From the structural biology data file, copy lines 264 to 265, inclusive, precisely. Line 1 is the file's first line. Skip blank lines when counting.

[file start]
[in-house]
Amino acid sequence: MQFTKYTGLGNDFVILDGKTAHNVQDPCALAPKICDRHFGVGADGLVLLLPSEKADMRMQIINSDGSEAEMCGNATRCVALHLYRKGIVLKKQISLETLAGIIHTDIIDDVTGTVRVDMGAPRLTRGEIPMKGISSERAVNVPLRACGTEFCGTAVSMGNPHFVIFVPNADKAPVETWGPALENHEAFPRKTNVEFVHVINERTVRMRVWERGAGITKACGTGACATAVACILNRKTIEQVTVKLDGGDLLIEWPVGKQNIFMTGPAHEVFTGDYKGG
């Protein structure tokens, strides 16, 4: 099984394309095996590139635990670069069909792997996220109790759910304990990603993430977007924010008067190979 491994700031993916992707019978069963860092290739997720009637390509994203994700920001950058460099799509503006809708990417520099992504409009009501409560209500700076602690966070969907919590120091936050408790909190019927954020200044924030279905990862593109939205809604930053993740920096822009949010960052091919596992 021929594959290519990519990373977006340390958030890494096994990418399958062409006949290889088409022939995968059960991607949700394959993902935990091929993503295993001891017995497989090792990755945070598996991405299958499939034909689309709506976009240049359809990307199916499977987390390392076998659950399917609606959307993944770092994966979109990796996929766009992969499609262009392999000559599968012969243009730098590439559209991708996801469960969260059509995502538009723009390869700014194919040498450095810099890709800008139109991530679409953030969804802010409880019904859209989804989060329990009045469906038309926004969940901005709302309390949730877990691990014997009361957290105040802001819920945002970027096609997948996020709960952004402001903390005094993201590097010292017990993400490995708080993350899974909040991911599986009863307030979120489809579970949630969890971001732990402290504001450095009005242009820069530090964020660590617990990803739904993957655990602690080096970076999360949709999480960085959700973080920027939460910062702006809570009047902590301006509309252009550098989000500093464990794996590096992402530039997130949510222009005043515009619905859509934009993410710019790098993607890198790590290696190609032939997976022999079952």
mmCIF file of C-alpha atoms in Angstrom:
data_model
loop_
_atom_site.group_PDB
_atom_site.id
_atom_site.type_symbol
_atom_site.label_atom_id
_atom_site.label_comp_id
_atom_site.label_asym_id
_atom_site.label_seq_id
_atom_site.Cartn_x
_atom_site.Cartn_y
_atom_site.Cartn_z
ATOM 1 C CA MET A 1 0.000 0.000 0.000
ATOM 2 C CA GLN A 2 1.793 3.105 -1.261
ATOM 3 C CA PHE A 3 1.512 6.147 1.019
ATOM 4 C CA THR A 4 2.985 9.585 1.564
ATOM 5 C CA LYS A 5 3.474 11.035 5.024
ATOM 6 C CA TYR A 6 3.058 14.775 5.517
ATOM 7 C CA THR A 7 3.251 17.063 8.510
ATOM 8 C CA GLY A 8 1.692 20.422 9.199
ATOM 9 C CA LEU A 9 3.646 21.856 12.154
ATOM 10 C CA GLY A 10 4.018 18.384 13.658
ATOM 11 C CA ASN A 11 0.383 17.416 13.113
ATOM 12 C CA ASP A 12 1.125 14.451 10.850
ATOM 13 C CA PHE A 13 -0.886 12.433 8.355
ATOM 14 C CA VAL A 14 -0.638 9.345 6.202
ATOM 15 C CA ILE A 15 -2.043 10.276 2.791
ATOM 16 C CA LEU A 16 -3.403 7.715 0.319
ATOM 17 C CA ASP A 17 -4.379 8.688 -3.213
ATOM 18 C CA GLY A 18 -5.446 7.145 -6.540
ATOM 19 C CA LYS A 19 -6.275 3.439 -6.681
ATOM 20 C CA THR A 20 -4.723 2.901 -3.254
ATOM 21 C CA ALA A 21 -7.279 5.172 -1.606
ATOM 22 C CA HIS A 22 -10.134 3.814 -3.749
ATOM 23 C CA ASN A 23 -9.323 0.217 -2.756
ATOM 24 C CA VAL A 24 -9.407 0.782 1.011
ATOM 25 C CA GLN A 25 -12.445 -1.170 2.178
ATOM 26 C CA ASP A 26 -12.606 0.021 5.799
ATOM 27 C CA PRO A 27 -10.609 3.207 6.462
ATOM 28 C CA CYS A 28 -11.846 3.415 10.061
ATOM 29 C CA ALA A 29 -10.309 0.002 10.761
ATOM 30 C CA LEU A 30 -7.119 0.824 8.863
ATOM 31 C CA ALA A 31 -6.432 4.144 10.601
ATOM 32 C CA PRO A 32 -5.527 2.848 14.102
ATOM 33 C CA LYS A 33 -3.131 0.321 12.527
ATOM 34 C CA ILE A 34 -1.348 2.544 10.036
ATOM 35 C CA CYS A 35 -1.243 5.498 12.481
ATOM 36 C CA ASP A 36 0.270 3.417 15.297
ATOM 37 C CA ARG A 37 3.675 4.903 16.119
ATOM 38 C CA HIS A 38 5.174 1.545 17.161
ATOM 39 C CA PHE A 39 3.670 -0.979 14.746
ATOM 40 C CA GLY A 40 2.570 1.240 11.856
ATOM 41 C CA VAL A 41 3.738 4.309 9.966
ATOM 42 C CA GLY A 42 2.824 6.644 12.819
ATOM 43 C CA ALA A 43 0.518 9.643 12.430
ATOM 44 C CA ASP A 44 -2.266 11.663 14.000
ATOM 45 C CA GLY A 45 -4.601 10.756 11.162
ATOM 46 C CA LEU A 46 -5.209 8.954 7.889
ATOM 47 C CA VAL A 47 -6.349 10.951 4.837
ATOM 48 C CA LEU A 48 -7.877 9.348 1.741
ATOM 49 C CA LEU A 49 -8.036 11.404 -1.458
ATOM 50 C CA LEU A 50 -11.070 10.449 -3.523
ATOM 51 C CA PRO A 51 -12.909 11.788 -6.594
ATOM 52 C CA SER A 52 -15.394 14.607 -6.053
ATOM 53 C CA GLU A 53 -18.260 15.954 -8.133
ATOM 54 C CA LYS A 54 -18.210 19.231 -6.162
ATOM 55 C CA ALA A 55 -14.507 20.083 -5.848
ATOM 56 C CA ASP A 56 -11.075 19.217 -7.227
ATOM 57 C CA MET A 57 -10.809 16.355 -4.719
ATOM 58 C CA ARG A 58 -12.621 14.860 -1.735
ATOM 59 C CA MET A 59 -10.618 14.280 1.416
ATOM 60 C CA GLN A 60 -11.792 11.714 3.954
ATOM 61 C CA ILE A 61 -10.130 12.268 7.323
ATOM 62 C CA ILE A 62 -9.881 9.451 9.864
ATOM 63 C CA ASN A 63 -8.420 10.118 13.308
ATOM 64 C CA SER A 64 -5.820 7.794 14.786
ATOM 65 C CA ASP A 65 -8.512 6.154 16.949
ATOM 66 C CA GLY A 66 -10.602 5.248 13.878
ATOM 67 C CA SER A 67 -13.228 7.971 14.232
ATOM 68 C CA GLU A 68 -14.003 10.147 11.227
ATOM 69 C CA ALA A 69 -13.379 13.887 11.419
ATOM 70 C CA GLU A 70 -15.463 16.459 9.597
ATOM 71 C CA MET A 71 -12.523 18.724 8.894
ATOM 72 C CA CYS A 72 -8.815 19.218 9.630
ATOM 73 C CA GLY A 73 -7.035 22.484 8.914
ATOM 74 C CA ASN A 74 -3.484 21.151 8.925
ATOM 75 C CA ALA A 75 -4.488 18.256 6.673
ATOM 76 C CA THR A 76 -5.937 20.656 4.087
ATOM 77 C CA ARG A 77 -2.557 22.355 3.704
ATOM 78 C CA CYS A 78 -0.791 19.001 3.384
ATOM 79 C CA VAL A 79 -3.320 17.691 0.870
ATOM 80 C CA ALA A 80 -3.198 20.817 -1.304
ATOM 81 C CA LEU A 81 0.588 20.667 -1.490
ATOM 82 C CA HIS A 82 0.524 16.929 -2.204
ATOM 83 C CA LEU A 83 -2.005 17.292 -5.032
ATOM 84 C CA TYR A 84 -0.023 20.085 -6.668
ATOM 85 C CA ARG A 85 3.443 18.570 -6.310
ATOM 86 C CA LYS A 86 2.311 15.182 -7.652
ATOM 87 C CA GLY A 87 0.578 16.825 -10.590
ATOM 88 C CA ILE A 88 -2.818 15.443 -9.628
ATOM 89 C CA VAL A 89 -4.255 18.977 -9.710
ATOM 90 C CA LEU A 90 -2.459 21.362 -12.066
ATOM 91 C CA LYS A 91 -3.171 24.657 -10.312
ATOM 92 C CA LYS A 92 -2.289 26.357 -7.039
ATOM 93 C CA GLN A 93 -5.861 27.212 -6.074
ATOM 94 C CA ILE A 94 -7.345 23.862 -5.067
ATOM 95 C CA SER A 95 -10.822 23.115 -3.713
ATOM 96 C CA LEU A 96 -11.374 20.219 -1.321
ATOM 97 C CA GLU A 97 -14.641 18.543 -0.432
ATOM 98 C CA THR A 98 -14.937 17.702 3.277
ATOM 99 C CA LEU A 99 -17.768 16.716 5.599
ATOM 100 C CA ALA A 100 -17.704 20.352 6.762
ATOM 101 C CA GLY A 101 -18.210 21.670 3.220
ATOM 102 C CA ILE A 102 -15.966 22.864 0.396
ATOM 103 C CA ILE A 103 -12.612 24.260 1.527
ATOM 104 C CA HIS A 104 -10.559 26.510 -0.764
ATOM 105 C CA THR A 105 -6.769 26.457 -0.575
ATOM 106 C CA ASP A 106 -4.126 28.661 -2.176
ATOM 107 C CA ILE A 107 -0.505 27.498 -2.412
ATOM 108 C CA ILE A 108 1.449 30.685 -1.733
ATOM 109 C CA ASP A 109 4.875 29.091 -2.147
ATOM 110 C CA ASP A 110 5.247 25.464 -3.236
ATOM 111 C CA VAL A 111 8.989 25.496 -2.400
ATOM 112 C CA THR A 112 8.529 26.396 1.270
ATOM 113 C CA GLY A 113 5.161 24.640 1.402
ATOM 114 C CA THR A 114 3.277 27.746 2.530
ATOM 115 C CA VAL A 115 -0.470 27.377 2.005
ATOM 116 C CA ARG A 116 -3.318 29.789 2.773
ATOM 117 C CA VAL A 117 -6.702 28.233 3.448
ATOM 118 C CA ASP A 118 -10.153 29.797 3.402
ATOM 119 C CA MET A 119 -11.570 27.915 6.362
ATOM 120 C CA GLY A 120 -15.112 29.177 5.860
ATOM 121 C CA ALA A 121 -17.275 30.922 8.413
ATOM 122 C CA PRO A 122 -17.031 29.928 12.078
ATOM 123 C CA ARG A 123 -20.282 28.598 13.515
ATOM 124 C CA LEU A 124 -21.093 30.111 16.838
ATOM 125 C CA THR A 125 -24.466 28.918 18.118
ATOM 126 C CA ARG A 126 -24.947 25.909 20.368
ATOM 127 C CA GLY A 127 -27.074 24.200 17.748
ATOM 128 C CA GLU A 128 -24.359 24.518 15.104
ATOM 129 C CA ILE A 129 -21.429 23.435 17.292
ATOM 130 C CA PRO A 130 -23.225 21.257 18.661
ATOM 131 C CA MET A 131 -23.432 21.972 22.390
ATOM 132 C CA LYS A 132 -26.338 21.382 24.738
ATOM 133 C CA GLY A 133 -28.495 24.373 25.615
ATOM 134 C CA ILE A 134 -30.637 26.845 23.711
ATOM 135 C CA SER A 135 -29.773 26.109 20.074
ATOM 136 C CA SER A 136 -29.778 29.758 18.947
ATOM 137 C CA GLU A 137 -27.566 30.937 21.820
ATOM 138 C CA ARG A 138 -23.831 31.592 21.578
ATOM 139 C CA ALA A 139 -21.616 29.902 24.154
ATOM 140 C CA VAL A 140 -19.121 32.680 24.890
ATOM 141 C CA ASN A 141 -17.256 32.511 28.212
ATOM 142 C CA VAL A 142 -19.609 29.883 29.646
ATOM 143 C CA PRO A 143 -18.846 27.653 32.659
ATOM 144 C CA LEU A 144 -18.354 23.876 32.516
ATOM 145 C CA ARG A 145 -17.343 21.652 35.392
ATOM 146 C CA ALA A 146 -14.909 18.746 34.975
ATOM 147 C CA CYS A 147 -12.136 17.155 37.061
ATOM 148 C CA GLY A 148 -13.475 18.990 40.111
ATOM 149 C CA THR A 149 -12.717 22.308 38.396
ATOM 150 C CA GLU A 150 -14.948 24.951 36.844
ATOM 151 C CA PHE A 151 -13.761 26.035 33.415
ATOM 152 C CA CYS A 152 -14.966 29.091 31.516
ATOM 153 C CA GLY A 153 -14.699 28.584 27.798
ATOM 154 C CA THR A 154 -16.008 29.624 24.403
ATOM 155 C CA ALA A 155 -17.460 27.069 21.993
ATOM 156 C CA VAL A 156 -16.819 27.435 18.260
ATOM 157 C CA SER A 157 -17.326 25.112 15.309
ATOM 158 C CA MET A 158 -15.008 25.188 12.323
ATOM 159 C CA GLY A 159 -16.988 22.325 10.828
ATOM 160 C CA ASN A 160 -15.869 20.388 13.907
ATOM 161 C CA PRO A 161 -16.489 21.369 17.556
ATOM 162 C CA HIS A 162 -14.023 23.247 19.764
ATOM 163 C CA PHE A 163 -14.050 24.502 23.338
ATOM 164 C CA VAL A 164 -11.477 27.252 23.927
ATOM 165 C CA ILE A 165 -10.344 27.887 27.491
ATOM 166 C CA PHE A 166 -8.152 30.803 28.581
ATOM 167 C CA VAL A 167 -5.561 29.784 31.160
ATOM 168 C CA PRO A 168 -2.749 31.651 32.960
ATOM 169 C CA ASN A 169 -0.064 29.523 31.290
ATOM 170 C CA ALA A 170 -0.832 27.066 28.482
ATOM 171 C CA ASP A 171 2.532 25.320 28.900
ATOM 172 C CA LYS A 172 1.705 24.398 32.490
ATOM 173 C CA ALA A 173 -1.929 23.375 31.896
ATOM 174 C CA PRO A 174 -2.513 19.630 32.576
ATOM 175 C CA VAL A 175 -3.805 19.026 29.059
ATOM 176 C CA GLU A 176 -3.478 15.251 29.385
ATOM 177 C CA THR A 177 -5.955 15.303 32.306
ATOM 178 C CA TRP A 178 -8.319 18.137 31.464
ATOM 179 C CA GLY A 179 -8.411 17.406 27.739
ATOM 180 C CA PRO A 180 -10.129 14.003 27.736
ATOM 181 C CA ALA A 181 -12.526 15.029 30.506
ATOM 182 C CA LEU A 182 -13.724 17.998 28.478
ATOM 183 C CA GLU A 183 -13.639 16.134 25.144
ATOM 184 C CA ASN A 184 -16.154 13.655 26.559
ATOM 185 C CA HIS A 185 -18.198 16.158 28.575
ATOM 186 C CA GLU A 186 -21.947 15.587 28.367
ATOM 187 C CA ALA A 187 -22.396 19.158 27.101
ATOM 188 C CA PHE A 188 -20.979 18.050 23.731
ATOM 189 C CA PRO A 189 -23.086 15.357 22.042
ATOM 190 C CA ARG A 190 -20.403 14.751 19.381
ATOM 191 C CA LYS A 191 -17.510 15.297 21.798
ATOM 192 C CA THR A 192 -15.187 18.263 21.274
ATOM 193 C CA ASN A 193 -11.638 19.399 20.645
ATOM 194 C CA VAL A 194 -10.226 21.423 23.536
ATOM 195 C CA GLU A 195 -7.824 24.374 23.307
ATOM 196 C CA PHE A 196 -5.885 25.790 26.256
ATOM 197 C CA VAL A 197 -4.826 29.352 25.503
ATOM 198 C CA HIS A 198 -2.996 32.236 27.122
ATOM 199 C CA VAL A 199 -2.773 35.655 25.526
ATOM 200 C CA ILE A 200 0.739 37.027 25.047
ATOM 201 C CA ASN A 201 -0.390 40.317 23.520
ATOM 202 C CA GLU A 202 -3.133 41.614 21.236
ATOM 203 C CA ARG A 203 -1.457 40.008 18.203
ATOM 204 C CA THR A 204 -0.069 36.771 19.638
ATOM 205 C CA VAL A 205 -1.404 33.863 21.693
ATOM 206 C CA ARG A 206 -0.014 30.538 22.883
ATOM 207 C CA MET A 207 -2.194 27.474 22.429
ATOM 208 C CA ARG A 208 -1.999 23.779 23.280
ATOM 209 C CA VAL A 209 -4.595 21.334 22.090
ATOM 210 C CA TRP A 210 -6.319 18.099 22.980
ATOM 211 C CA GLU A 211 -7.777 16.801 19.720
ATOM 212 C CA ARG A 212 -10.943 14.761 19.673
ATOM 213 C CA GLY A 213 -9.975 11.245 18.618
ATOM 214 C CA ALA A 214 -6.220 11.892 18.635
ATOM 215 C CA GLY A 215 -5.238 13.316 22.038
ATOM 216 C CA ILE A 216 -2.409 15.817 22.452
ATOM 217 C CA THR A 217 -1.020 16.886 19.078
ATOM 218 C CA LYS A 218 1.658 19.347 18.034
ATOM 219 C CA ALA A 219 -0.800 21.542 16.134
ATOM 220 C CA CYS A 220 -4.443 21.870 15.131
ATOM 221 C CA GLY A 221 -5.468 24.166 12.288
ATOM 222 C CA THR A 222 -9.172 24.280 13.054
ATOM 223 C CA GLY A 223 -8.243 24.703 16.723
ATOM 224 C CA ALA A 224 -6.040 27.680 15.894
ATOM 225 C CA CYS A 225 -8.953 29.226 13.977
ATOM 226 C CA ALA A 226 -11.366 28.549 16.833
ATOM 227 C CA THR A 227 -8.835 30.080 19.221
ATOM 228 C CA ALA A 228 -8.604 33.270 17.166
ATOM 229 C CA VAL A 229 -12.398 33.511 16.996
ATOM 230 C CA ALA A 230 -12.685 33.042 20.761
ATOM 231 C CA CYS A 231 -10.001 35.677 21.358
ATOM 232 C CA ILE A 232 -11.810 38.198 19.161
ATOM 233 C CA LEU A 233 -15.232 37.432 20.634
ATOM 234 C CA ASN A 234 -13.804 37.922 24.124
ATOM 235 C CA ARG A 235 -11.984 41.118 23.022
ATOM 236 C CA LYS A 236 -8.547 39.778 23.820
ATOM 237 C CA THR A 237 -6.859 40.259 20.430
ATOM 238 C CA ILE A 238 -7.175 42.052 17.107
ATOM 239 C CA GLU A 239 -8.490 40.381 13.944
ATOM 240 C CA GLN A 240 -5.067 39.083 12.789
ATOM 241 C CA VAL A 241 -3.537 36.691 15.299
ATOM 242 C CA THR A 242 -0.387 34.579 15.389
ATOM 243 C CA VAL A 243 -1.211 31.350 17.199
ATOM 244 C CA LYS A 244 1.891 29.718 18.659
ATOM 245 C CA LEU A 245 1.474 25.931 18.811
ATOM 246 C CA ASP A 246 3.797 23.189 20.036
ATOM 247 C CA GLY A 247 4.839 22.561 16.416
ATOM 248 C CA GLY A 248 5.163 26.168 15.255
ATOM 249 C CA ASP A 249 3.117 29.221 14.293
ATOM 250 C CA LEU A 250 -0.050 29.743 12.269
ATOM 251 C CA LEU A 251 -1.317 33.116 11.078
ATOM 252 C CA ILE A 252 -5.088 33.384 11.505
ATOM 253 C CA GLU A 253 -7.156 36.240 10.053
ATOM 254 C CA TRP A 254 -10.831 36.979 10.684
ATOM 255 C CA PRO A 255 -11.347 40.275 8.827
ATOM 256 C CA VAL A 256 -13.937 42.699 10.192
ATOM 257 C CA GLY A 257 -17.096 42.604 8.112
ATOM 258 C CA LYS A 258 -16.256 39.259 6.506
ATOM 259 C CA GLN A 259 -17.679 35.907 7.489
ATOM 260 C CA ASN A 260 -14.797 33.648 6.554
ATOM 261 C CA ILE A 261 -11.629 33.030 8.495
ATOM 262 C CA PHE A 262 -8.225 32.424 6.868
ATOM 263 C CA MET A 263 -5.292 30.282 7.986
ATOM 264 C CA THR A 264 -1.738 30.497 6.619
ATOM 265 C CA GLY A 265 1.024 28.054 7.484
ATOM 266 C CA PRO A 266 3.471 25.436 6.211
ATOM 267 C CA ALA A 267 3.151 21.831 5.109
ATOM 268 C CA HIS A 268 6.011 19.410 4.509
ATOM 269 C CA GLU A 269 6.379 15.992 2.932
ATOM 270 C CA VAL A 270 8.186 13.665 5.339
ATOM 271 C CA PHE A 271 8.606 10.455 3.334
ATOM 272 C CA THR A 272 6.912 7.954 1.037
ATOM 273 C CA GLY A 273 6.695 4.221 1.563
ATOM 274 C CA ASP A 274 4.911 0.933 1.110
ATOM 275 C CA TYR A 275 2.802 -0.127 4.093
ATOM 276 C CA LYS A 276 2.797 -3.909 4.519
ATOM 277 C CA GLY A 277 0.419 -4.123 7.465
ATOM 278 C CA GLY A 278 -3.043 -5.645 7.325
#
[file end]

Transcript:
ATOM 248 C CA GLY A 248 5.163 26.168 15.255
ATOM 249 C CA ASP A 249 3.117 29.221 14.293